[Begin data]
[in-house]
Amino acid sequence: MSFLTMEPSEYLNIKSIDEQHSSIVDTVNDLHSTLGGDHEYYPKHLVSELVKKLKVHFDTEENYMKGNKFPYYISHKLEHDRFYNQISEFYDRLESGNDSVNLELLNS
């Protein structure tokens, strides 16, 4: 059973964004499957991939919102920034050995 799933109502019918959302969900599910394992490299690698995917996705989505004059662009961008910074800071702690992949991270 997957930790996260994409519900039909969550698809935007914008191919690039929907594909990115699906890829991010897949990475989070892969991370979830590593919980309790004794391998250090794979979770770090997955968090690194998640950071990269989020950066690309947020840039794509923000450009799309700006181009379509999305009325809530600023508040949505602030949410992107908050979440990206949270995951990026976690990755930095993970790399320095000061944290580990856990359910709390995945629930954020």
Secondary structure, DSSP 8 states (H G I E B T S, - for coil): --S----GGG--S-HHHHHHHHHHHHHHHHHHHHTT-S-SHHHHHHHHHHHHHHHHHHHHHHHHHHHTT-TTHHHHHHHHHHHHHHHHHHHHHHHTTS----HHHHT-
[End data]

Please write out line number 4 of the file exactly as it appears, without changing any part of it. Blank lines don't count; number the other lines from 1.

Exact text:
Secondary structure, DSSP 8 states (H G I E B T S, - for coil): --S----GGG--S-HHHHHHHHHHHHHHHHHHHHTT-S-SHHHHHHHHHHHHHHHHHHHHHHHHHHHTT-TTHHHHHHHHHHHHHHHHHHHHHHHTTS----HHHHT-